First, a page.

Can Soda Cause Cancer?
Courtesy of JonBarron.org
Americans love soda. For many people, it is apparently the perfect accompaniment to lunches and dinners. Some go through cans all day long as they work or study. The average American consumes around 700 8-oz servings a year. And the habit often starts young, with lots of little kids ordering a soft drink with their Happy Meal. We know soda is full of empty calories and the diet versions are far from healthy with their chemical sweeteners, but, nevertheless, approximately 8.9 billion--yes, that's billion with a b--cases are sold annually in the U.S. alone.1 And those of us who regularly drink soda may really be putting ourselves at risk, and not just from diabetes and obesity. According to new research, soda drinkers are likely to be ingesting a cancer-causing substance on a daily basis.
The study, which was conducted at Johns Hopkins University in Baltimore, Maryland, found that approximately half the population of the United States ages six and older may be consuming carcinogens in their soda every single day.2 The scientists built upon the findings of 2013 testing byConsumer Reports, which focused on the levels of 4-methylimidazole (4-MEI) in soft drinks.3 This potentially carcinogenic chemical is in certain types of caramel coloring that give many sodas their brown hue.
The researchers involved in the current study assessed the number of people across the country drinking sodas daily in conjunction with the level of 4-MEI found in different types of sodas. They came to the conclusion that this kind of regular exposure would increase cancer risk. The earlier study had determined the amount of 4-MEI in more than 100 samples of sodas sold in California and New York. The soft drinks varied in their 4-MEI concentrations, not only between brands but also within the same brand, and in even two different samples of the same drink purchased from separate locations.
By analyzing data compiled for the National Health and Examination Survey (NHANES), the scientists found that 44 percent of all children six and above and 58 percent of all adults drink one can of soda per day or more. Given the amount of 4-MEI present in the vast majority of these sodas, even if the levels are not totally consistent, it is a lot of carcinogens to be ingesting over time. Sadly, there are no regulations set by the Food and Drug Administration as to limits on the quantity of this chemical allowed in our foods and beverages, even though it was shown in a 2007 study at the National Toxicology Program to be associated with increased instances of lung tumors and leukemia in animal experiments.4
Interestingly, the samples taken from soft drinks sold in the state of California often had lower levels of 4-MEI than those for purchase in New York. It is quite possible that the soft drink manufacturers are more carefully monitoring the amount of 4-MEI in their drinks sold in California because that state has enacted laws requiring companies to label products that contain more than 29 micrograms of 4-MEI. The findings were lower in samples from California than New York, pretty consistently across the board. What that suggests is that the soft drink manufacturers are able to limit the amount of 4-MEI in their products to keep them to the California standards. It also tells us that other states could be doing more to help protect their citizens with similar laws, but it would seem they are not.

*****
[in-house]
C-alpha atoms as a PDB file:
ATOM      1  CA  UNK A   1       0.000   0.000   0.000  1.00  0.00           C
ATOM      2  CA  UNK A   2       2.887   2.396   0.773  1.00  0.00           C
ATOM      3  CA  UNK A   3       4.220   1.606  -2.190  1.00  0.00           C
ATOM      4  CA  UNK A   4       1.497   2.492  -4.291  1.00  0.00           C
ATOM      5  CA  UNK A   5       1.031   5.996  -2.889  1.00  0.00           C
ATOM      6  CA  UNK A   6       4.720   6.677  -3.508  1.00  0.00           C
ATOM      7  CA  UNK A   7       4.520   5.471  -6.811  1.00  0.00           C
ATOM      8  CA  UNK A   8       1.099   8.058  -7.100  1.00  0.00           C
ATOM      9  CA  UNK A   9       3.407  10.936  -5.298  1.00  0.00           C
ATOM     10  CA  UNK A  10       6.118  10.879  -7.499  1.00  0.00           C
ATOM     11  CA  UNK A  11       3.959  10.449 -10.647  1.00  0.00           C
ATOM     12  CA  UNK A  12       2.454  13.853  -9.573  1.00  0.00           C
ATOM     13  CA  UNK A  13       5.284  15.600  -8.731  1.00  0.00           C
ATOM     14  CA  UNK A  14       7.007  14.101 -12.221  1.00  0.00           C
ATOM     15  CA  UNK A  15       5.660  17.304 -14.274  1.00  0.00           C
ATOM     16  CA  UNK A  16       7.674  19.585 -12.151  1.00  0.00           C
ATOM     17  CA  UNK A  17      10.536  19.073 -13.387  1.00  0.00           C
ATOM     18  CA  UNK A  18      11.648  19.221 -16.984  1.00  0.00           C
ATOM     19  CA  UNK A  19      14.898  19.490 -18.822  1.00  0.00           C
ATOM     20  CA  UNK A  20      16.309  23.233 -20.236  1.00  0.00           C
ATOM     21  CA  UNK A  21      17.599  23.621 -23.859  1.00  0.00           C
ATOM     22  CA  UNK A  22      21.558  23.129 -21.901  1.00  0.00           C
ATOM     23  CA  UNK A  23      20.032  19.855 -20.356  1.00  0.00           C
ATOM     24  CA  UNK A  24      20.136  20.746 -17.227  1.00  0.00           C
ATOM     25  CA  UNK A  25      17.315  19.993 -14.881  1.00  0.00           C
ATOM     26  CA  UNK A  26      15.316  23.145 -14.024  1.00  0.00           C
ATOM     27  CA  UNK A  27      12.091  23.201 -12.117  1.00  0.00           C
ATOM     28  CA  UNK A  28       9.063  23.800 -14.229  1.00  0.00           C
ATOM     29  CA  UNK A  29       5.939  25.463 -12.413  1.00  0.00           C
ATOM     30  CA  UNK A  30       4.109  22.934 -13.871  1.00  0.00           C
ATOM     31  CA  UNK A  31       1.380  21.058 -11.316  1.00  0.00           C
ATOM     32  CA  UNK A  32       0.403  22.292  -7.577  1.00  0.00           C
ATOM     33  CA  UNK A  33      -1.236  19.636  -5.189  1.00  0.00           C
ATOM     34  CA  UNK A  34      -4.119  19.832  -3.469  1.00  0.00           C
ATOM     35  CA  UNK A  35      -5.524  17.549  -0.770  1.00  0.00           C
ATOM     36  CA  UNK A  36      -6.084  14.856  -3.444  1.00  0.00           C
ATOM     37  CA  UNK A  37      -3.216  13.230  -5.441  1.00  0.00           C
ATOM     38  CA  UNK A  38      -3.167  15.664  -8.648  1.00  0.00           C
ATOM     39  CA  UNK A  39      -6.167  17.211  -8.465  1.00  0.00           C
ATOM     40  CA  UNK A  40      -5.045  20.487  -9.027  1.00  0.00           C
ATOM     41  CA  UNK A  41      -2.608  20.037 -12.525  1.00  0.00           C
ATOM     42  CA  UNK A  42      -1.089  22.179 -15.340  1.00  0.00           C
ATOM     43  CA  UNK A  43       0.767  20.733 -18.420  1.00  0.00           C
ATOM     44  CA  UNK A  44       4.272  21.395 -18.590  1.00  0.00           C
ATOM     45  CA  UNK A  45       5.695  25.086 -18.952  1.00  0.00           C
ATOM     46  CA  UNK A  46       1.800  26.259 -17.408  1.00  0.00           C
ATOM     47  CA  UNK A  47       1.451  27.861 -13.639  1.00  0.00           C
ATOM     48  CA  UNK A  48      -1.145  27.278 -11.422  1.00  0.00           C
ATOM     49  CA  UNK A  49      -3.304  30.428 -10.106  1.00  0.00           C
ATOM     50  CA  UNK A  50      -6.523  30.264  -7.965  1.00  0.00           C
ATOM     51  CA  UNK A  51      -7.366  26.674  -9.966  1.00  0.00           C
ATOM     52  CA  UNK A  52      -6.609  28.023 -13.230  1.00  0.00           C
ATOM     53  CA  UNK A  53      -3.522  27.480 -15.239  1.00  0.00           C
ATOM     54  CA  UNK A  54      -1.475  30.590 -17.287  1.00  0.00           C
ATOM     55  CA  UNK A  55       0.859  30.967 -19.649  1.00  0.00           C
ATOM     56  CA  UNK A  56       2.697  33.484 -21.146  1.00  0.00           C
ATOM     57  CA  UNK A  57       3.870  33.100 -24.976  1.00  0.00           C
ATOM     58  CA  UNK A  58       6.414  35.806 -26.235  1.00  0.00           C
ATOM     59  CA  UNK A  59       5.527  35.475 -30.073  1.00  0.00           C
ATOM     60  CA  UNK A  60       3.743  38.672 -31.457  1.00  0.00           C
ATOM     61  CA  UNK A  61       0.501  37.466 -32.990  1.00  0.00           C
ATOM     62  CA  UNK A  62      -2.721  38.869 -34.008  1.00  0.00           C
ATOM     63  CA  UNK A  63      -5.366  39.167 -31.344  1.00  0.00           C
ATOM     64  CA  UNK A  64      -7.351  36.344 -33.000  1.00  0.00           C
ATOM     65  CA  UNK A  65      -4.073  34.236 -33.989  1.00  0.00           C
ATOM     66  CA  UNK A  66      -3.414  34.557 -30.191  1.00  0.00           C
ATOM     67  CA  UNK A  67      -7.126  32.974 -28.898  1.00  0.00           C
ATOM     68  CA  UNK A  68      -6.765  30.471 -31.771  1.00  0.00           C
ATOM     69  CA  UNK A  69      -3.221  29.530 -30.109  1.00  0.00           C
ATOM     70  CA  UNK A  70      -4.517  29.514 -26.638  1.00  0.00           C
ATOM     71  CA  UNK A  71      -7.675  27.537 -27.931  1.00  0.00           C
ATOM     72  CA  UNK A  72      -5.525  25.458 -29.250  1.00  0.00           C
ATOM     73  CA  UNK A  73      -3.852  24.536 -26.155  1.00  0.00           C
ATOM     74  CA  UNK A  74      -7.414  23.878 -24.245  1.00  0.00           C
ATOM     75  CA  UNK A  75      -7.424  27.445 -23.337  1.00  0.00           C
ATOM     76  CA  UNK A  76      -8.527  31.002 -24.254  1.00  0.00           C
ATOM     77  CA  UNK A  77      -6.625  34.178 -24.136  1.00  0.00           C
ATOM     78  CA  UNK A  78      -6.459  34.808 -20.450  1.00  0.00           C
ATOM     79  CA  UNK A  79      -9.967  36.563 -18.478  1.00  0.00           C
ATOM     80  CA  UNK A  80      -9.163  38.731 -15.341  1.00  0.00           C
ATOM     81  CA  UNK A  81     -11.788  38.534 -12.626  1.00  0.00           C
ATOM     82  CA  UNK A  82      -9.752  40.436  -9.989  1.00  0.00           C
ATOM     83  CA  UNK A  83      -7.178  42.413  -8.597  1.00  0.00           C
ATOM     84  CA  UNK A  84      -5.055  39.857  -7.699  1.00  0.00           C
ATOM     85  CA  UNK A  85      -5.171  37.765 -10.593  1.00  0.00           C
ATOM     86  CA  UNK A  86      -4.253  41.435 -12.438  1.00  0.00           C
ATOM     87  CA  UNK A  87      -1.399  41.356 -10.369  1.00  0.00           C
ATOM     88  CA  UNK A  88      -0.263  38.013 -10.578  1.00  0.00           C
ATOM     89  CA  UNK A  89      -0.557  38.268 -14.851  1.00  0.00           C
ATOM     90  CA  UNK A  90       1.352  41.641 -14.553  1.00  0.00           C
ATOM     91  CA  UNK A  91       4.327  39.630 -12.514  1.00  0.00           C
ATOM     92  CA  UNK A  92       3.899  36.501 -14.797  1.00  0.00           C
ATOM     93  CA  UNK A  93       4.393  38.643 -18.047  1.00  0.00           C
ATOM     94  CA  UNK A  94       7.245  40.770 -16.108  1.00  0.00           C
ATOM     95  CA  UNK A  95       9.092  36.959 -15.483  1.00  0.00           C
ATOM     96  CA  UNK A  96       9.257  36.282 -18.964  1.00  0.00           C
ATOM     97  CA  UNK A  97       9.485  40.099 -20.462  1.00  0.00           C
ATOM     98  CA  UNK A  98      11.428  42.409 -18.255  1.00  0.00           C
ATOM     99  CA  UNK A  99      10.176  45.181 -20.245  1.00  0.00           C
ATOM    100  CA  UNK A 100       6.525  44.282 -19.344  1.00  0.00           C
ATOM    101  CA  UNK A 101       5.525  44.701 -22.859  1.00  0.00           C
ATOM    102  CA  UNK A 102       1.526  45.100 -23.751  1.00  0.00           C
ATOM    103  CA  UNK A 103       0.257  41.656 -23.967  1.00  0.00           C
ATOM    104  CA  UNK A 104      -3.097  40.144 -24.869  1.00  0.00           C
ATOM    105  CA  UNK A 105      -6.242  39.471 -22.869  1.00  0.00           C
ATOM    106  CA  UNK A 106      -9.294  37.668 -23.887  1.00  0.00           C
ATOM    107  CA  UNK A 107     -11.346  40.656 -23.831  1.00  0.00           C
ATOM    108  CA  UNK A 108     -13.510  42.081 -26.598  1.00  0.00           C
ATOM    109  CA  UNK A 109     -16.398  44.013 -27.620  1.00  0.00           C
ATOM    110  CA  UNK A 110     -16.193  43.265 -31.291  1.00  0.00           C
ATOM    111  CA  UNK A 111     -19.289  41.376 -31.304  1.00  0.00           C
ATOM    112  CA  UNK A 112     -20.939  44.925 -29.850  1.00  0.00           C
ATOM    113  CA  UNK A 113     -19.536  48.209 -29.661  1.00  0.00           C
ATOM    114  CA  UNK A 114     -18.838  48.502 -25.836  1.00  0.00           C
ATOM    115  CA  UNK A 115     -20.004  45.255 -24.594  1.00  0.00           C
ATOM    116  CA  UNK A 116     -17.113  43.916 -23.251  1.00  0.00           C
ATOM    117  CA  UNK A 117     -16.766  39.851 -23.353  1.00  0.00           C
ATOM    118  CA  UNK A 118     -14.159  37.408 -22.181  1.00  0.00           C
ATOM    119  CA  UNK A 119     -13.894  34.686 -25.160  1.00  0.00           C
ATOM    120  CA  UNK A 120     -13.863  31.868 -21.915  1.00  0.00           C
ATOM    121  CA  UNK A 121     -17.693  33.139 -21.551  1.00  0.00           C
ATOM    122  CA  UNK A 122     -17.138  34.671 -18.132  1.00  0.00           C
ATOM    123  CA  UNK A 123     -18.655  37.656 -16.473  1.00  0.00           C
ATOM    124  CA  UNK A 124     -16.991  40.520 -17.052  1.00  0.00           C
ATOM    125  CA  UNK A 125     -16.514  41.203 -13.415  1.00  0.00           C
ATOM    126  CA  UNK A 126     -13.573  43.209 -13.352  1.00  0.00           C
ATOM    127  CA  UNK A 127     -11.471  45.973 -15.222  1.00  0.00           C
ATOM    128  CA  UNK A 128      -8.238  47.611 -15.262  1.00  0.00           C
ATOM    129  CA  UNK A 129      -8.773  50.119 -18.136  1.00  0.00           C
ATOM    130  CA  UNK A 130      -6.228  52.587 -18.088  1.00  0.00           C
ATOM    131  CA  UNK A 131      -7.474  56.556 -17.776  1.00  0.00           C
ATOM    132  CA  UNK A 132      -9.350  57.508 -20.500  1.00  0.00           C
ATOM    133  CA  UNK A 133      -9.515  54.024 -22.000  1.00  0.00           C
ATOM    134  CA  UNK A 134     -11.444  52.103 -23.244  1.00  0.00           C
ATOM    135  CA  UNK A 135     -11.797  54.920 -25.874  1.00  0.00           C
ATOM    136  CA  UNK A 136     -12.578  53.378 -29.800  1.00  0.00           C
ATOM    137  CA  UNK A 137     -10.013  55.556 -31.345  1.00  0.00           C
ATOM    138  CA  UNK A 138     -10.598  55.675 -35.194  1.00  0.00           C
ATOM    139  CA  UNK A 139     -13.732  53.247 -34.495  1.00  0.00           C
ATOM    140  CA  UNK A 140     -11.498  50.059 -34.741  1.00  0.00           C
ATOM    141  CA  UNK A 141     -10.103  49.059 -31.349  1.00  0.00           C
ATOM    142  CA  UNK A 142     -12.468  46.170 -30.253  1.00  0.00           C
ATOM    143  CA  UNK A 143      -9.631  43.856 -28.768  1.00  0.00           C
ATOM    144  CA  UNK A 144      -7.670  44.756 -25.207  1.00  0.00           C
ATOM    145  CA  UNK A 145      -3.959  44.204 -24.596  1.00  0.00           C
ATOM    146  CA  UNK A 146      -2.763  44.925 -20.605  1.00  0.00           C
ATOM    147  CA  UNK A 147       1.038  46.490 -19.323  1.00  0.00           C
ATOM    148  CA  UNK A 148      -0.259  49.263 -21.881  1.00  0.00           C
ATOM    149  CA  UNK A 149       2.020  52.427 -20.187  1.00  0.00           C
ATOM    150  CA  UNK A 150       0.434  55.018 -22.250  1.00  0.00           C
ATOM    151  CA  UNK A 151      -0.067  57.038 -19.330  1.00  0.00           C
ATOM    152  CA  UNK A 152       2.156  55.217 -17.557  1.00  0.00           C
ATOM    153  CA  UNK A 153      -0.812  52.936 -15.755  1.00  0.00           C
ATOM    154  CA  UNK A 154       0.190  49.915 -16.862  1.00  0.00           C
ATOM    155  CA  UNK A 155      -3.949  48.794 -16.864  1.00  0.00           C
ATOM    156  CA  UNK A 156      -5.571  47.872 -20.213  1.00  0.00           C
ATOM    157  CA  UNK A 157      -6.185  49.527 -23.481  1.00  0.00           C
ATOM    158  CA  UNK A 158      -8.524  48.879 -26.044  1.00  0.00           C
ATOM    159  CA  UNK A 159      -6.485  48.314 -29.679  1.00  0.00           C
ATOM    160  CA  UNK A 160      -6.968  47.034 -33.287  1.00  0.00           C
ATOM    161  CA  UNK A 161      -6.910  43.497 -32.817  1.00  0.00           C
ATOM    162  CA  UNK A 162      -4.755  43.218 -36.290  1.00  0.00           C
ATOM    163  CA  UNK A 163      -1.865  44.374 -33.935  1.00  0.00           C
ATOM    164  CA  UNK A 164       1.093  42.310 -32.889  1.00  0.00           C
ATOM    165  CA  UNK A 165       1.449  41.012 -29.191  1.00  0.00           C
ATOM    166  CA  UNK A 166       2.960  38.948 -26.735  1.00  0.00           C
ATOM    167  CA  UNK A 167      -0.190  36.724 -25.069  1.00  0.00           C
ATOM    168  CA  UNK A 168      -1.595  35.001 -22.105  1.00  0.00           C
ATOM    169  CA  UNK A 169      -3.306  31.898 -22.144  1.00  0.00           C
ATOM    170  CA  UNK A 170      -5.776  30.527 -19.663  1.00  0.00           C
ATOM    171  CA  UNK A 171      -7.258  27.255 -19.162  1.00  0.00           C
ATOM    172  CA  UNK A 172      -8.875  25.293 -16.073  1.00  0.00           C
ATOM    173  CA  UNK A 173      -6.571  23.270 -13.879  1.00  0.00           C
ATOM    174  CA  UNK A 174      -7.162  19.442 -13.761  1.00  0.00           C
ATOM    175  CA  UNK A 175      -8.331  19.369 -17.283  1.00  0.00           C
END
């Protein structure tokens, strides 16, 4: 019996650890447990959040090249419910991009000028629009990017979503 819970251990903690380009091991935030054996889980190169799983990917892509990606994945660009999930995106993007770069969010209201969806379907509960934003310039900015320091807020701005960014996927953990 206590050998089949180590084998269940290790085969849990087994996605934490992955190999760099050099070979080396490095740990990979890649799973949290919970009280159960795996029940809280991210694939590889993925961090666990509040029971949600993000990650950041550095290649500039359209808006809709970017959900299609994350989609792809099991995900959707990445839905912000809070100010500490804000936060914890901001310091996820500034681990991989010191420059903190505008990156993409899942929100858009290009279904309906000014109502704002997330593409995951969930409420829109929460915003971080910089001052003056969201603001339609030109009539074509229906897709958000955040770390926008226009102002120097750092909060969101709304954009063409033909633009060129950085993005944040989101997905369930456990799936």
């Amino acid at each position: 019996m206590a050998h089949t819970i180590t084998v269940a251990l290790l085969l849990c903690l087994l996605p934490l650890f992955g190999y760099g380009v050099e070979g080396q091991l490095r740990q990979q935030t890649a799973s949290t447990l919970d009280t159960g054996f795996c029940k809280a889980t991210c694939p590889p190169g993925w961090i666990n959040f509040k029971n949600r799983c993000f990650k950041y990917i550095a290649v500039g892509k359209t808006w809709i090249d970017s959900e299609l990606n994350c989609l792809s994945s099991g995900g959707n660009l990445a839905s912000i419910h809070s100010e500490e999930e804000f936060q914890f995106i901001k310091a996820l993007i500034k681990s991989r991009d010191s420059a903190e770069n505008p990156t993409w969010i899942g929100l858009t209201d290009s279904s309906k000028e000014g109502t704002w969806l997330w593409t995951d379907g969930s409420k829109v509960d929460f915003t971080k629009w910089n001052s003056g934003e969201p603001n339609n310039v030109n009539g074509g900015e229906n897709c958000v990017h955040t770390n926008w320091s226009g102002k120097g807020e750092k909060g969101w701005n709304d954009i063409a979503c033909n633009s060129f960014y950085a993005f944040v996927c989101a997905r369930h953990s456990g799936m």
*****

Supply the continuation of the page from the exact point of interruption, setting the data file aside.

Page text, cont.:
In the end, as with most situations, it is really up to us to consider a little more seriously what we are putting into our bodies and what to avoid, or at least limit, that might be potentially dangerous. And one of the first things that belongs on an avoidance list is soda of any kind. Sodas are full of empty calories and have been linked to diabetes, heart disease, and obesity. Diet sodas may not offer needless calories, but the sugar substitutes they contain are associated with numerous issues as well, including cardiovascular disease and depression. So put down that can of soda and dump those two-liter bottles. Water is a much better option for a healthy lifestyle.
Founder and Director of the Baseline of Health® Foundation, Jon Barron has been at the forefront of much of the pioneering work in the study of nutrition and anti-aging for the last 45 years. He is editor and publisher of the Baseline of Health® Newsletter and the Barron Report, which are both read by thousands of doctors, health experts, government health ministers, and nutrition consumers in over 100 countries. For more information, visit http://www.jonbarron.org.
- 1.Wahba, Phil. "U.S. soda sales fall to lowest since 1995 - report." Reuters. 31 March 2014. Accessed 22 February 2015. http://www.reuters.com/article/2014/03/31/usa-soda-beverages-idUSL1N0MS16O20140331
- 2."Half of Americans at risk of carcinogen exposure from soda, study finds." Fox News. 18 February 2015. Accessed 22 February 2015. http://www.foxnews.com/health/2015/02/18/half-americans-at-risk-carcinogen-exposure-from-soda-study-finds
- 3."Caramel color: The health risk that may be in your soda." Consumer Reports. 10 February 2014. Accessed 23 February 2015. http://www.consumerreports.org/cro/news/2014/01/caramel-color-the-health-risk-that-may-be-in-your-soda/index.htm
- 4."Toxicology and Carcinogenesis Studies of 4-Methylimidazole in F344/N Rats and B6C3F1 Mice (Feed Studies)."National Toxicology Program. January 2007. Accessed 23 February 2015. http://ntp.niehs.nih.gov/results/pubs/longterm/reports/longterm/tr500580/listedreports/tr535/index.html